Office 2013

Are you an Office “Power User”? Is most of your working day using either Word or Excel as your main applications? If the answer is “Yes” to either of those then you need to consider upgrading to the latest version: Office 2013.

I’ve had an opportunity to try it out and my initial reaction was “Office 2010 with a new skin”. How wrong I was! Under the hood are some new and handy features that users of all levels will find incredibly handy. Here’s a touch on each of the main three, Excel, Word, and PowerPoint.

  • In Excel 2013, one of the most innovative features I liked is called Flash Fill. It enables you to filter and tidy up a column of data quickly by just putting in a few keywords. Then at the touch of a button Excel does the rest. Very slick, as this used to be the sort of thing that took up a lot of time using macros, formula, or just doing it manually.
  • In Word 2013, PDF editing has been enhanced – now you can import a PDF document into Word, edit it, and re-save it as a PDF. This also keeps the document formatting intact. This is a step up from the previous two Office versions which enabled only PDF saving.
  • PowerPoint 2013 has a presenter view that can leverage a dual screen setup so the speaker to see the full slide and notes, while the audience sees only the slide.

The new feature across all of the Office applications is cloud integration to Office 365 with the aim of providing collaboration across your business, as well as a measure of disaster recovery.

Even though Office 2013 is not officially available yet, if you want to try Office 2013 now, you can. Go to and click “Try” .Don’t worry, it won’t cheese your Office 2010 installation! Microsoft has assured us that it can work side-by-side with Office 2010.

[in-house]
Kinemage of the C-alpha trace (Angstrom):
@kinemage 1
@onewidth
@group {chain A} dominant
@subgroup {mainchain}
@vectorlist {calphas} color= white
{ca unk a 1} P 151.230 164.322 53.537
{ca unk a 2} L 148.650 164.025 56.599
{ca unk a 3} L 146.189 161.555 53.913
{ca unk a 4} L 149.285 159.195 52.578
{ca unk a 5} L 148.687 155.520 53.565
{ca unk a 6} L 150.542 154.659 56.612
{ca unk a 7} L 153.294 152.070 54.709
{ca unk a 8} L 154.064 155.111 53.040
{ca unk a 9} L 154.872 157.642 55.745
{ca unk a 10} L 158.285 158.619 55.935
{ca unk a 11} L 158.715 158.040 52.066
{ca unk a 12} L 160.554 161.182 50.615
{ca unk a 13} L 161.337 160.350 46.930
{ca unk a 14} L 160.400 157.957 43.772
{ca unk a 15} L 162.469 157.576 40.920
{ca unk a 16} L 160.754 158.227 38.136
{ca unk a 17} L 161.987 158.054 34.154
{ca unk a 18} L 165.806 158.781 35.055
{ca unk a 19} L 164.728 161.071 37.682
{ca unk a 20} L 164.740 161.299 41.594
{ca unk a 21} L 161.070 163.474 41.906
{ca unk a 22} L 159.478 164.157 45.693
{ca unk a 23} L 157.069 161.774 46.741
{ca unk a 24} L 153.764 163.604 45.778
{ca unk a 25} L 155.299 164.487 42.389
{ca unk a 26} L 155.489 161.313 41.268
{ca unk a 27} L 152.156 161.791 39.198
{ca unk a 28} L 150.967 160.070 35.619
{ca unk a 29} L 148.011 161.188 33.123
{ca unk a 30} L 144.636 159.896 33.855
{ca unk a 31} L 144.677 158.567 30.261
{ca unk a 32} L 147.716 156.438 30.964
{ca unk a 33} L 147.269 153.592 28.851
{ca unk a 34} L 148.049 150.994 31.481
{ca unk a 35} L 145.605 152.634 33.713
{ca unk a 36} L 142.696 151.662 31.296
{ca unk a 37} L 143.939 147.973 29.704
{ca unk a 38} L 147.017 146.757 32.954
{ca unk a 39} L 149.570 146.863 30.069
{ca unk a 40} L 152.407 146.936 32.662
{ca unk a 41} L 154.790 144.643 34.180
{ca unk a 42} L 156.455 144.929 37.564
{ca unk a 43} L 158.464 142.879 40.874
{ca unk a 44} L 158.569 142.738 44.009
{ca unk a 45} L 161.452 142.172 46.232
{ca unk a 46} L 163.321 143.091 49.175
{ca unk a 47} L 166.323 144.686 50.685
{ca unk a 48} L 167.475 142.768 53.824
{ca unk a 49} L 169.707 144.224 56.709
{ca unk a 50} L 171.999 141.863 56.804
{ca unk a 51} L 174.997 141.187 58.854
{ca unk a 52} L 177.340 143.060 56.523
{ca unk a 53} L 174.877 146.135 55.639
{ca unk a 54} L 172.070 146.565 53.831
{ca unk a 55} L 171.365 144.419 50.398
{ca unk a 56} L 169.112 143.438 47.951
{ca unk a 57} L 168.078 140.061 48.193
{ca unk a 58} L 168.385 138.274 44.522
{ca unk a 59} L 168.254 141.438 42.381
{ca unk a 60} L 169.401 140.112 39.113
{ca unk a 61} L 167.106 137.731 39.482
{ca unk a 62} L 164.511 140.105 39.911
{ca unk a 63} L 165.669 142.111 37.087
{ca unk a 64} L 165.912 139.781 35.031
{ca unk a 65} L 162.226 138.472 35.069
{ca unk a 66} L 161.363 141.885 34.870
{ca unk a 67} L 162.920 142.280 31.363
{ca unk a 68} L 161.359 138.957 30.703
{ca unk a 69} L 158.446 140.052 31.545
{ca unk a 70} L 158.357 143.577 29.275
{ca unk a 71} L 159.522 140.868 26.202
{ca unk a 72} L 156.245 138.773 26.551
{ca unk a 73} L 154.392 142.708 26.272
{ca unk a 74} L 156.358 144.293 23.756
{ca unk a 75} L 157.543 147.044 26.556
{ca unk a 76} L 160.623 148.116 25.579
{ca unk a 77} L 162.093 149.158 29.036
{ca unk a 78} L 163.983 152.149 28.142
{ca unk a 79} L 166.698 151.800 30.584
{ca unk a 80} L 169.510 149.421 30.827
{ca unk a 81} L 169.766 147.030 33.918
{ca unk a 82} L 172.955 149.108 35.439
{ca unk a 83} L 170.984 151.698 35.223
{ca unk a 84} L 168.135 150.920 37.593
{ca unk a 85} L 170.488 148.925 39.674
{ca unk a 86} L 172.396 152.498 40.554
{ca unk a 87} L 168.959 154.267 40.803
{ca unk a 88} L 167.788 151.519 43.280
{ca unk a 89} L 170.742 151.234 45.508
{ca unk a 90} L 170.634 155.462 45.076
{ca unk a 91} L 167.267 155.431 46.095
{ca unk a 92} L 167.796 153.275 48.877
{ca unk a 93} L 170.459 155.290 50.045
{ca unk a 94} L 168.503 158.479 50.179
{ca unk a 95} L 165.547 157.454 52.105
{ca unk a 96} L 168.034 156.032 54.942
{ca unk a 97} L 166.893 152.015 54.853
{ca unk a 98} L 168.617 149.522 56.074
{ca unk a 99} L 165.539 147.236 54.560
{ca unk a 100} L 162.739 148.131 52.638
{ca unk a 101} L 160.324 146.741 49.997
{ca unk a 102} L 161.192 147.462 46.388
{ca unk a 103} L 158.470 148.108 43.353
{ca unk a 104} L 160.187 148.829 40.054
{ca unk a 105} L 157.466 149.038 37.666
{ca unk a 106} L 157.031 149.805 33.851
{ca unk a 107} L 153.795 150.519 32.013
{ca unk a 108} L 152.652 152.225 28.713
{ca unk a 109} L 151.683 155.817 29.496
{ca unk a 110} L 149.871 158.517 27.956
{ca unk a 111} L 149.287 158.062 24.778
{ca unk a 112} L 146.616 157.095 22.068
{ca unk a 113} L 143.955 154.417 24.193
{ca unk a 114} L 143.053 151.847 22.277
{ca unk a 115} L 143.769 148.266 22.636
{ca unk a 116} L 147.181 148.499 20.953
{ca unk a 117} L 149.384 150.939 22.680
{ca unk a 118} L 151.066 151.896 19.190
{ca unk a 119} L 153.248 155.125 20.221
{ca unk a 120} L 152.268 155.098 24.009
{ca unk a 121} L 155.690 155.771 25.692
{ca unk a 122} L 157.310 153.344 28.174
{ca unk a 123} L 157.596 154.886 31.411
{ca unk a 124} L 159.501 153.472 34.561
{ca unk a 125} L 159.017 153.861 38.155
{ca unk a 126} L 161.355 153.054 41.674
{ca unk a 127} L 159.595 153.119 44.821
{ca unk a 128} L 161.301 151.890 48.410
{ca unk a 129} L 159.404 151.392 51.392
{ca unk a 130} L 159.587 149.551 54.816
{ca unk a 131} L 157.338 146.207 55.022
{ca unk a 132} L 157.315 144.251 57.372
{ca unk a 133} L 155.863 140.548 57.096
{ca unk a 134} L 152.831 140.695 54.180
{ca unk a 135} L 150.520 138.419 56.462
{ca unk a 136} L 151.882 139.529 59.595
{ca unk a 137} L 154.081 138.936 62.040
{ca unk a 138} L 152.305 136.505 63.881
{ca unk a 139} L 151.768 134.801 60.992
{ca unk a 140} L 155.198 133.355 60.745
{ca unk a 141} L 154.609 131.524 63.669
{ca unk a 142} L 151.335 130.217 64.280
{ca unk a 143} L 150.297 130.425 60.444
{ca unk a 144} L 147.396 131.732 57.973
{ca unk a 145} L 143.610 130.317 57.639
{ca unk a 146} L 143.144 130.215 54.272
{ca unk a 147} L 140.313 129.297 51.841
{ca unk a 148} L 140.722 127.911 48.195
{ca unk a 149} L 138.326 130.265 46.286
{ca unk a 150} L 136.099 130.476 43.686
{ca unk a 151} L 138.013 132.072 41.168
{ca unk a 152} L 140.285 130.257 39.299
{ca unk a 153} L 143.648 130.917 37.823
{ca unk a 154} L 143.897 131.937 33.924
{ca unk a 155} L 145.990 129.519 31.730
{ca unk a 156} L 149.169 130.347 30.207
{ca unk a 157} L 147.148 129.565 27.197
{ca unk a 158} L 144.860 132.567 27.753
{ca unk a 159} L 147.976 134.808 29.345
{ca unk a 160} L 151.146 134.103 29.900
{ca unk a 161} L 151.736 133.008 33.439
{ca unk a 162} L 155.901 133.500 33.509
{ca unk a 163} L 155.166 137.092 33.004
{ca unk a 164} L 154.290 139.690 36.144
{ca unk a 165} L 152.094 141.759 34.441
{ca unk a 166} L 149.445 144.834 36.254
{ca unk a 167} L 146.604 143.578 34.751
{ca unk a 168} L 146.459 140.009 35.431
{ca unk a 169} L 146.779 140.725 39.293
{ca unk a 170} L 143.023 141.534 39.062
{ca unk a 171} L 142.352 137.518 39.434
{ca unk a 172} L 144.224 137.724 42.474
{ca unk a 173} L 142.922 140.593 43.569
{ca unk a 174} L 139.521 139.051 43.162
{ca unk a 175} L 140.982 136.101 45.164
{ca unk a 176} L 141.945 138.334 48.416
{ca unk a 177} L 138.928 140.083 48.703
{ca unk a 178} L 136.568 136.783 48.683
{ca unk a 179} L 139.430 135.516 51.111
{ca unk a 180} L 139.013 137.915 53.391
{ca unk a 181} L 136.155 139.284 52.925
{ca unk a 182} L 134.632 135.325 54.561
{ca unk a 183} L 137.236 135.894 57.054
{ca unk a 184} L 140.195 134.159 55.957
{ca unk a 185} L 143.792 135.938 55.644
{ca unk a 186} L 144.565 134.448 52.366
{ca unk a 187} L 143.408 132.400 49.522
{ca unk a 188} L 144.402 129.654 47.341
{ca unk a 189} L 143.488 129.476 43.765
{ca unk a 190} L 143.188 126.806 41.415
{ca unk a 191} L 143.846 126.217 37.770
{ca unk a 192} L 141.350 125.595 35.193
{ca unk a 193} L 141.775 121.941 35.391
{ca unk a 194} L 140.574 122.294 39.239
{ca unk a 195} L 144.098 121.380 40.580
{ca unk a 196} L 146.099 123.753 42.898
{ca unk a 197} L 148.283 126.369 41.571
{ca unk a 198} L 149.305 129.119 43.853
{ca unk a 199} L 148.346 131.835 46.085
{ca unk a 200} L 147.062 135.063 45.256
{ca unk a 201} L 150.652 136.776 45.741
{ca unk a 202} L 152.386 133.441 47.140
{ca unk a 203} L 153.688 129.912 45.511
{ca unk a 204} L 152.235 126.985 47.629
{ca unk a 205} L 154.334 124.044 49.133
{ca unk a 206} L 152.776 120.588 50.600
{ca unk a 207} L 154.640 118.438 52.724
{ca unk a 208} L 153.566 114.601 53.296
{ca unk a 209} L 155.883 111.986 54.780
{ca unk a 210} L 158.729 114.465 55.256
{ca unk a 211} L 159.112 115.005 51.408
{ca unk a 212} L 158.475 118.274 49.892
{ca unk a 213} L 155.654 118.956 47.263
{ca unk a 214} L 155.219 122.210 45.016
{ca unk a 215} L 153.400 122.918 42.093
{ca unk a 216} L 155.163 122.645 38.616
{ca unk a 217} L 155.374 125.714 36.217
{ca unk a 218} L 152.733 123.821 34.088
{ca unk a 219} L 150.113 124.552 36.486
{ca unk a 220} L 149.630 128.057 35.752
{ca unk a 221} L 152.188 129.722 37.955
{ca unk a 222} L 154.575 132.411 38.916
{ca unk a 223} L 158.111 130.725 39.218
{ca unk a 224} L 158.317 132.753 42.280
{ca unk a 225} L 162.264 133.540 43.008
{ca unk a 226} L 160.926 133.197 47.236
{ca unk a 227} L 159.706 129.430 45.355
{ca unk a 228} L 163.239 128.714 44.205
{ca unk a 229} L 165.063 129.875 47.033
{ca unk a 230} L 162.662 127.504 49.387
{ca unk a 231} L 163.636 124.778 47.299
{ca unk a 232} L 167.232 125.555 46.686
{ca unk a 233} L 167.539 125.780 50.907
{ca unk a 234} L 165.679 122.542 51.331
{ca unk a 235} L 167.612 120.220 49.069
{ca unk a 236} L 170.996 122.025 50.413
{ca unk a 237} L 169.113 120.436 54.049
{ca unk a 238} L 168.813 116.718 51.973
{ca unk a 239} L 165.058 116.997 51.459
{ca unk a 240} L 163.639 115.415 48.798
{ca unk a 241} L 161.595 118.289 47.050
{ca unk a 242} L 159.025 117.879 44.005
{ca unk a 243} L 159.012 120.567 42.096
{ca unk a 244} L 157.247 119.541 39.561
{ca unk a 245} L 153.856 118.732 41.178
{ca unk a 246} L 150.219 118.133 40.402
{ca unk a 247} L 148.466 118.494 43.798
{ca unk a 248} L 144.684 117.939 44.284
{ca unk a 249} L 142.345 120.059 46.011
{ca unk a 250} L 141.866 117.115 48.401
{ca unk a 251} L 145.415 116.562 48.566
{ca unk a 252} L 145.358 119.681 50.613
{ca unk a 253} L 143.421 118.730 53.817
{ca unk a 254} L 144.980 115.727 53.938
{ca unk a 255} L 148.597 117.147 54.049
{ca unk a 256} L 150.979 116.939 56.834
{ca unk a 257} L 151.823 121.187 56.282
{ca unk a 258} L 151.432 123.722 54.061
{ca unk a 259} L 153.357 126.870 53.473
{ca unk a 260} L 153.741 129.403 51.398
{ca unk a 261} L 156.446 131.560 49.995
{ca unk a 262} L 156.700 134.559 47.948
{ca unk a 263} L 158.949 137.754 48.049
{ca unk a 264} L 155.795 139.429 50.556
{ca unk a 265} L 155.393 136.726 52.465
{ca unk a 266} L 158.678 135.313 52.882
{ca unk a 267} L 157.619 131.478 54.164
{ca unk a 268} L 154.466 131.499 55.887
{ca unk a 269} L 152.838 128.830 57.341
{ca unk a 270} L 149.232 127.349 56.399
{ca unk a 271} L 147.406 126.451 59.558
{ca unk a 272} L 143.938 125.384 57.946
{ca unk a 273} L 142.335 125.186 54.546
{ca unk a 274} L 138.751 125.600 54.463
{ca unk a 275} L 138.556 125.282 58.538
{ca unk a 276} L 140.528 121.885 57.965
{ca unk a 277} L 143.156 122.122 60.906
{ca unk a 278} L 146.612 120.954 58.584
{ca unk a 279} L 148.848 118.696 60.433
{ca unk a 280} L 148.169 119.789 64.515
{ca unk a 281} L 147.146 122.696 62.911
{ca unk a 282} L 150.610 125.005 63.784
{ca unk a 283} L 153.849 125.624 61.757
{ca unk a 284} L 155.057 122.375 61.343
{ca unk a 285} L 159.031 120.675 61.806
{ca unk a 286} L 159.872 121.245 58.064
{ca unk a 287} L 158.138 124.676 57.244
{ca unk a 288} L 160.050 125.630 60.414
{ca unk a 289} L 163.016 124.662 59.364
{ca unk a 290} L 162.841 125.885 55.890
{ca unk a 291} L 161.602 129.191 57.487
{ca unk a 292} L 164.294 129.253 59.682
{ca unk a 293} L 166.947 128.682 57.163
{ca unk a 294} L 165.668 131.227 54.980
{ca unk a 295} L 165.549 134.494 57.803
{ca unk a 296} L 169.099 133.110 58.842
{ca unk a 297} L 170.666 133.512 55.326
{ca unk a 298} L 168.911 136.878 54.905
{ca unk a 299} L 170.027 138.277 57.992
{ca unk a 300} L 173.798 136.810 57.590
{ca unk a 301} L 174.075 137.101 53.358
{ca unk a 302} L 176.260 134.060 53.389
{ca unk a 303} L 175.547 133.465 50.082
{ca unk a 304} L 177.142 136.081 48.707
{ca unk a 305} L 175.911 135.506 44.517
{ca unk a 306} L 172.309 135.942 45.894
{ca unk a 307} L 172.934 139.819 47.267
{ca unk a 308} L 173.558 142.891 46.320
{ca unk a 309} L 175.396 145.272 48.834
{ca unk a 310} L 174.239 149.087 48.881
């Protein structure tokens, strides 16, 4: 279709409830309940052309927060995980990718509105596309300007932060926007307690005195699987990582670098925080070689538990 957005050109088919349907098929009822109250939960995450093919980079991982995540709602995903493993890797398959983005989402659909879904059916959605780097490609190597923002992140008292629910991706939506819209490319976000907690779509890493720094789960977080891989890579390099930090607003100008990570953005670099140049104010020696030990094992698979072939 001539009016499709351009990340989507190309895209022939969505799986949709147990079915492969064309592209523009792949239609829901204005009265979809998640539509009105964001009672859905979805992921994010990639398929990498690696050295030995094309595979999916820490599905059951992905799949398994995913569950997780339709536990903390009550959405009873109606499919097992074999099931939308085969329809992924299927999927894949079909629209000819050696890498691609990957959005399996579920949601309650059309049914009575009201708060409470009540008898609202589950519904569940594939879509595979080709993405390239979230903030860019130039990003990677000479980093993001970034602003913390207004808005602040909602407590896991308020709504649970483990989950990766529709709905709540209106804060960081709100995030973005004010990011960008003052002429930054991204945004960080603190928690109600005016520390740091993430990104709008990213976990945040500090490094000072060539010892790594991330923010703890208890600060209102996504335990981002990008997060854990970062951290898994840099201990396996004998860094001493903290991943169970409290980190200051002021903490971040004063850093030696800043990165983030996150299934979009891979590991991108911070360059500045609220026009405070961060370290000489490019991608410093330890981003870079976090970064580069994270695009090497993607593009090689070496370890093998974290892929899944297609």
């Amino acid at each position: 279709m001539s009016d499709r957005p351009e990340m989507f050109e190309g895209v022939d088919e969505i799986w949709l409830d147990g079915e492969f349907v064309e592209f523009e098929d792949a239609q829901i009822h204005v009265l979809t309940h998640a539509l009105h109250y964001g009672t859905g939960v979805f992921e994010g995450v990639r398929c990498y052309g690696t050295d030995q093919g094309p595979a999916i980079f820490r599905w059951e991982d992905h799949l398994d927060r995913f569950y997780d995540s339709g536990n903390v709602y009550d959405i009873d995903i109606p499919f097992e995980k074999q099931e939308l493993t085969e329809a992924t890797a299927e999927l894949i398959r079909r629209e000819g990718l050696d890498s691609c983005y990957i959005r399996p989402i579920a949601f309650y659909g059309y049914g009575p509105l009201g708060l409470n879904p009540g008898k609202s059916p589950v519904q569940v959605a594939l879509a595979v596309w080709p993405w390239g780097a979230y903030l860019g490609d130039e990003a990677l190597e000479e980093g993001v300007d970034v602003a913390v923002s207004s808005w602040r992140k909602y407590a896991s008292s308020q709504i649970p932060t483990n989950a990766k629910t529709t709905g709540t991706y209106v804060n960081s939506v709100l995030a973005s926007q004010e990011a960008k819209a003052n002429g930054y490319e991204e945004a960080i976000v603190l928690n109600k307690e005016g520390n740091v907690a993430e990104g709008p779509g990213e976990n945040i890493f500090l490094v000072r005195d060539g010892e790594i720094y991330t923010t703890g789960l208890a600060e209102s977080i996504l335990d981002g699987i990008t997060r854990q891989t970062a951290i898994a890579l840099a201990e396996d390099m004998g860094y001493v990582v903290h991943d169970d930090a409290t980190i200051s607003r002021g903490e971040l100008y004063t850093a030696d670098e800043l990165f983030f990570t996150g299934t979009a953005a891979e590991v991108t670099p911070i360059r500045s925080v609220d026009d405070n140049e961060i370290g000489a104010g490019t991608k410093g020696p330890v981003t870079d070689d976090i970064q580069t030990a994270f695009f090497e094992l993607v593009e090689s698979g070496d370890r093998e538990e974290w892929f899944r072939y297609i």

A really awesome feature used for the install is called app streaming. It does not download a huge installer in one hit. Instead, as the applications download and install they are immediately available and you can run it almost immediately and try out these new features. Give it a go! If you are worried about cheesing your machine, then ask one of our team for a demonstration.

In my opinion, Office 2013 is worth a look – many of the new features will make it worthwhile. Ask us about the new subscription licensing model available from Microsoft as there are options that will fit your budget.

Microsoft Surface Tablet

MS-Surface-TabletI was really looking forward to the release of the Surface tablet, as all the team at IT Engine will tell you. And I am not disappointed. I am loving Windows 8 (I have it on my PC at work). Of course, my most used app the Surface is my OneNote, which syncs between both devices making note-taking at meetings a whole lot easier. All my LinkedIn, Facebook and Twitter feeds come through the one “tile” so I don’t have to go into different applications to see what everyone is doing. If someone messages me, it pops up in the corner to let me know and I can either go see or ignore… The main window screen is very customisable so I can have my most used apps right where I need them. I can also sort them into sections like my favourite websites and games. You can have many users set up on the one device, so if you want to let the kids have a play on it they can log into their own environment and can’t delete anything important.

If you want to have a look at the Surface, we will be happy to give you a demo. Also if you are interested in Windows 8, but not sure what device will work for you, we can get demonstration models for you to test (play with). With the release of Windows 8 there has been a flurry of new and very slick devices on the market. There is bound to be one that will work for you.

Remember Windows 8 is not just for touch devices as some would have you believe. It is a newer faster Windows 7 with a new start menu. It also has built in antivirus to help lower your costs.